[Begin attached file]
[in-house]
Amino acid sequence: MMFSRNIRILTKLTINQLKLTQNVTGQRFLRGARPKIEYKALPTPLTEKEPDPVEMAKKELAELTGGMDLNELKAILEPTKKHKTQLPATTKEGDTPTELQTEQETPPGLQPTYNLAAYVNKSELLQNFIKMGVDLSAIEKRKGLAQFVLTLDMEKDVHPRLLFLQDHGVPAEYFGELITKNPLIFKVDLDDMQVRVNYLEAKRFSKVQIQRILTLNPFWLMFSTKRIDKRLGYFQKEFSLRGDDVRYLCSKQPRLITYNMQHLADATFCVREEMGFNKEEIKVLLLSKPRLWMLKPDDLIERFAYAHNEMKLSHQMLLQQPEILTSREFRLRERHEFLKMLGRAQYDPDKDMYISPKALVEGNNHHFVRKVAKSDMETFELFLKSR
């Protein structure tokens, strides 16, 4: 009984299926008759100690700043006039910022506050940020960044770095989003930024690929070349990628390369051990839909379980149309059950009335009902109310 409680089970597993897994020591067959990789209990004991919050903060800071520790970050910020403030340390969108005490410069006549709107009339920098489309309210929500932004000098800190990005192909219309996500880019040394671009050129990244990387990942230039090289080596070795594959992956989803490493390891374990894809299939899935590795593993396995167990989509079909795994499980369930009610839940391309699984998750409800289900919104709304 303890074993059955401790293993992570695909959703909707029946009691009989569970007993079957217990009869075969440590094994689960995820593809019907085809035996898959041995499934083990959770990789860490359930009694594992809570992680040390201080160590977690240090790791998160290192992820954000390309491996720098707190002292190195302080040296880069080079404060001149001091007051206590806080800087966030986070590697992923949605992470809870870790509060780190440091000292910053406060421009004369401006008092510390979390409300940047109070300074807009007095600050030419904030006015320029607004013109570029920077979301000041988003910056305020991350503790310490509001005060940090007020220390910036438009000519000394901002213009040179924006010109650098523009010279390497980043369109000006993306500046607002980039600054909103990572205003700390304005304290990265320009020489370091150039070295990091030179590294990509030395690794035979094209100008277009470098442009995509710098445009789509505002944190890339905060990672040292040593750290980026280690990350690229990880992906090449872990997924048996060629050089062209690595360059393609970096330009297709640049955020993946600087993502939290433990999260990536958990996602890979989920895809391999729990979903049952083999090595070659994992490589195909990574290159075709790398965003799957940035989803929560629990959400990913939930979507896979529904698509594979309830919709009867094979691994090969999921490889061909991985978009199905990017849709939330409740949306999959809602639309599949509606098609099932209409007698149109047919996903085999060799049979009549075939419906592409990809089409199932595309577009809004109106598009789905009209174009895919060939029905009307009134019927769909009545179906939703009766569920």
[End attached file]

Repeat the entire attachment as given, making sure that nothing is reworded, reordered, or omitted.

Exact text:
[in-house]
Amino acid sequence: MMFSRNIRILTKLTINQLKLTQNVTGQRFLRGARPKIEYKALPTPLTEKEPDPVEMAKKELAELTGGMDLNELKAILEPTKKHKTQLPATTKEGDTPTELQTEQETPPGLQPTYNLAAYVNKSELLQNFIKMGVDLSAIEKRKGLAQFVLTLDMEKDVHPRLLFLQDHGVPAEYFGELITKNPLIFKVDLDDMQVRVNYLEAKRFSKVQIQRILTLNPFWLMFSTKRIDKRLGYFQKEFSLRGDDVRYLCSKQPRLITYNMQHLADATFCVREEMGFNKEEIKVLLLSKPRLWMLKPDDLIERFAYAHNEMKLSHQMLLQQPEILTSREFRLRERHEFLKMLGRAQYDPDKDMYISPKALVEGNNHHFVRKVAKSDMETFELFLKSR
């Protein structure tokens, strides 16, 4: 009984299926008759100690700043006039910022506050940020960044770095989003930024690929070349990628390369051990839909379980149309059950009335009902109310 409680089970597993897994020591067959990789209990004991919050903060800071520790970050910020403030340390969108005490410069006549709107009339920098489309309210929500932004000098800190990005192909219309996500880019040394671009050129990244990387990942230039090289080596070795594959992956989803490493390891374990894809299939899935590795593993396995167990989509079909795994499980369930009610839940391309699984998750409800289900919104709304 303890074993059955401790293993992570695909959703909707029946009691009989569970007993079957217990009869075969440590094994689960995820593809019907085809035996898959041995499934083990959770990789860490359930009694594992809570992680040390201080160590977690240090790791998160290192992820954000390309491996720098707190002292190195302080040296880069080079404060001149001091007051206590806080800087966030986070590697992923949605992470809870870790509060780190440091000292910053406060421009004369401006008092510390979390409300940047109070300074807009007095600050030419904030006015320029607004013109570029920077979301000041988003910056305020991350503790310490509001005060940090007020220390910036438009000519000394901002213009040179924006010109650098523009010279390497980043369109000006993306500046607002980039600054909103990572205003700390304005304290990265320009020489370091150039070295990091030179590294990509030395690794035979094209100008277009470098442009995509710098445009789509505002944190890339905060990672040292040593750290980026280690990350690229990880992906090449872990997924048996060629050089062209690595360059393609970096330009297709640049955020993946600087993502939290433990999260990536958990996602890979989920895809391999729990979903049952083999090595070659994992490589195909990574290159075709790398965003799957940035989803929560629990959400990913939930979507896979529904698509594979309830919709009867094979691994090969999921490889061909991985978009199905990017849709939330409740949306999959809602639309599949509606098609099932209409007698149109047919996903085999060799049979009549075939419906592409990809089409199932595309577009809004109106598009789905009209174009895919060939029905009307009134019927769909009545179906939703009766569920």